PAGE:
CaliBurger is the upcoming burger chain aiming to bring a taste of California-style fast food burgers to Shanghai and beyond—which would be fine if they weren't also trademarking In-N-Out's burger names outside of the US. As the legal battle continues, In-N-Out responded with a one-day pop-up in Shanghai.
(With the restaurant set to open early January 2012, and legal matters still ongoing, we've focussed this report solely on the space and the food and we won't cover any contentious issues until they are resolved.)
Caliburger is located in the Jingan district of Shanghai, close to the main down-town area of the city. It lies on Yanping Road, on a street with a wide selection of restaurants. The decor is still work in progress, but the space itself has capacity for 108 seats. There is ample room to sit, relax and enjoy the food, whilst also allowing for enough area to queue for orders.
On that subject, all food is made to order, with a plastic number card designated to each customer. There is a separate station for refillable soft drinks and ice tea, plus a station for sauces. A space for merchandise is also on display, with polo shirts, caps and mugs all for sale. The restaurant will offer free WiFi for its customers.
Being in China there is always going to be questions about both hygiene levels and the quality of the produce. We're happy to announce that everything is to a very high standard, although to be fair it should be seeing as this is a brand new joint! The kitchen has separate sections for peeling potatoes and frying them in flavourless sunflower oil, plus a dedicated griddle section for the meat, buns, onions and cheese.
The buns are locally baked sponge buns, made to CaliBurger specs. All the vegetables are locally sourced and delivered daily, while the chunk mince is freshly imported and never frozen. All the water systems are filtered, and we can't criticise anything from a cleanliness perspective at this stage.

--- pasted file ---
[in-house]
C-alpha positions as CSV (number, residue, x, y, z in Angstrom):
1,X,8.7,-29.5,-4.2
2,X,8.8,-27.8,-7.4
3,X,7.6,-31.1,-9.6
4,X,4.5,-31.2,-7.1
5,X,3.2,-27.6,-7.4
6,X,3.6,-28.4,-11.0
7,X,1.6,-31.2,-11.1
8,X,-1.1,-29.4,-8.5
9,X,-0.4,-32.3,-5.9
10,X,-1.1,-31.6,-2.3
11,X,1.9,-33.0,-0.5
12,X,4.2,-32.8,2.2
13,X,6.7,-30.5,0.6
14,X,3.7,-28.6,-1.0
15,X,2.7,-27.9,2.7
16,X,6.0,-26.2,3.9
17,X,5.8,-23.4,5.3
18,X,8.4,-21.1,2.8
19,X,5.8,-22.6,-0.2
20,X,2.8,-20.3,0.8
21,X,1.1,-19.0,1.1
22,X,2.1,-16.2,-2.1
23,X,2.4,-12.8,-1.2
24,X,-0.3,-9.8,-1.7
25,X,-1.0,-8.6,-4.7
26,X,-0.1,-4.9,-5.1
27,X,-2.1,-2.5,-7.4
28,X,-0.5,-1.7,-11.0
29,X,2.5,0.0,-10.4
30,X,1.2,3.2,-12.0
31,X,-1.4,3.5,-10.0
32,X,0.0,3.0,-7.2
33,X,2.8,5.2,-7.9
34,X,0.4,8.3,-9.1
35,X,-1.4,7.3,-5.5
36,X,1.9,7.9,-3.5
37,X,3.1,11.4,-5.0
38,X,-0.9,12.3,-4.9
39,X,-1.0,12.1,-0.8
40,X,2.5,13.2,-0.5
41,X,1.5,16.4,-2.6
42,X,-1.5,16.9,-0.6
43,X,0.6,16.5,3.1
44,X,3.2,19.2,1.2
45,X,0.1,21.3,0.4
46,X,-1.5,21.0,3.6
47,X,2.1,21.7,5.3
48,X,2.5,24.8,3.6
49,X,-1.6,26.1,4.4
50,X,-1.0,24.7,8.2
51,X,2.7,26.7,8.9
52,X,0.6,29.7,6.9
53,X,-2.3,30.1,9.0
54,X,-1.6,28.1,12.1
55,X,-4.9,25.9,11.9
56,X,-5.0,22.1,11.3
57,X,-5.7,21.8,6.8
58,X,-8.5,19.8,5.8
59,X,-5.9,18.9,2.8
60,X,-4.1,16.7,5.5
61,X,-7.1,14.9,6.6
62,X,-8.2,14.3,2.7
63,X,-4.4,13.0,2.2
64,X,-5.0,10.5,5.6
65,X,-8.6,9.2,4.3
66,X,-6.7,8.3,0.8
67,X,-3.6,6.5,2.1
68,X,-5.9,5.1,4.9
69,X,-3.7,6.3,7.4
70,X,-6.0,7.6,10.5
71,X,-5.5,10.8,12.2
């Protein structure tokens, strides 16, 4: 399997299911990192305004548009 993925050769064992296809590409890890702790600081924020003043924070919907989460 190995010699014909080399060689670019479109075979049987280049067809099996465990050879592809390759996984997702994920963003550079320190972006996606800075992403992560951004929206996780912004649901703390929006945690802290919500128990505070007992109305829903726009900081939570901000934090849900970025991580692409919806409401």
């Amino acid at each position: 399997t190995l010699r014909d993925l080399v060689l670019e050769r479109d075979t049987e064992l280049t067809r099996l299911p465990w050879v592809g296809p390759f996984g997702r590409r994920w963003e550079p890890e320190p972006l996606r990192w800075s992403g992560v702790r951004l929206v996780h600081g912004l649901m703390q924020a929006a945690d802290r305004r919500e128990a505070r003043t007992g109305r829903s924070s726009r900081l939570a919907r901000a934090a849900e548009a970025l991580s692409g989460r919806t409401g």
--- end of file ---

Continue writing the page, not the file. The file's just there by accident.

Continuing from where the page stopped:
So, what of the food? Today the selection was limited to Hamburgers, Cheeseburgers and a Double Burger. We've kept any names out of discussion due to the legal situation.
We tried the Double Burger which is basically two patties, two slices of American cheese, lettuce and tomato. We added grilled onions and pickles to the mix.
The burger, for all its notoriety, was pretty bang on the money. The bite had a good depth to it, with the outer softness of the bun balanced by its crispy grilled innards, while the lettuce also added some crunch to the softness of the meat, cheese, and grilled onions. At a testing stage, the burger was very close to being the perfect homage. Some early criticisms would be that the bun was a bit too flimsy, the tomatoes a touch too cold, whilst the cheese and onion medley was hot enough to burn my mouth. Nonetheless, it's a good start and these minor imperfections can be smoothed out prior to launch.
So, despite any controversy surrounding copyrights and intellectual properties, the fact remains Caliburger has a quality product, and that is a great starting point. One hopes any legal wranglings can quickly be sewn up and that these burgers get a name that doesn't offend anyone. Similarly, the real test will come when the business opens and how they can keep standards up if and when all those 108 seats are filled.
Still for now, there is an equal degree of excitement and resentment in my heart as Caliburger is a mere 10 minute cycle ride from my home which means that both my burger and cholesterol intake is going to go through the roof in 2012. Just as well I haven't made any resolutions yet!
This post may contain links to Amazon or other partners; your purchases via these links can benefit Serious Eats. Read more about our affiliate linking policy.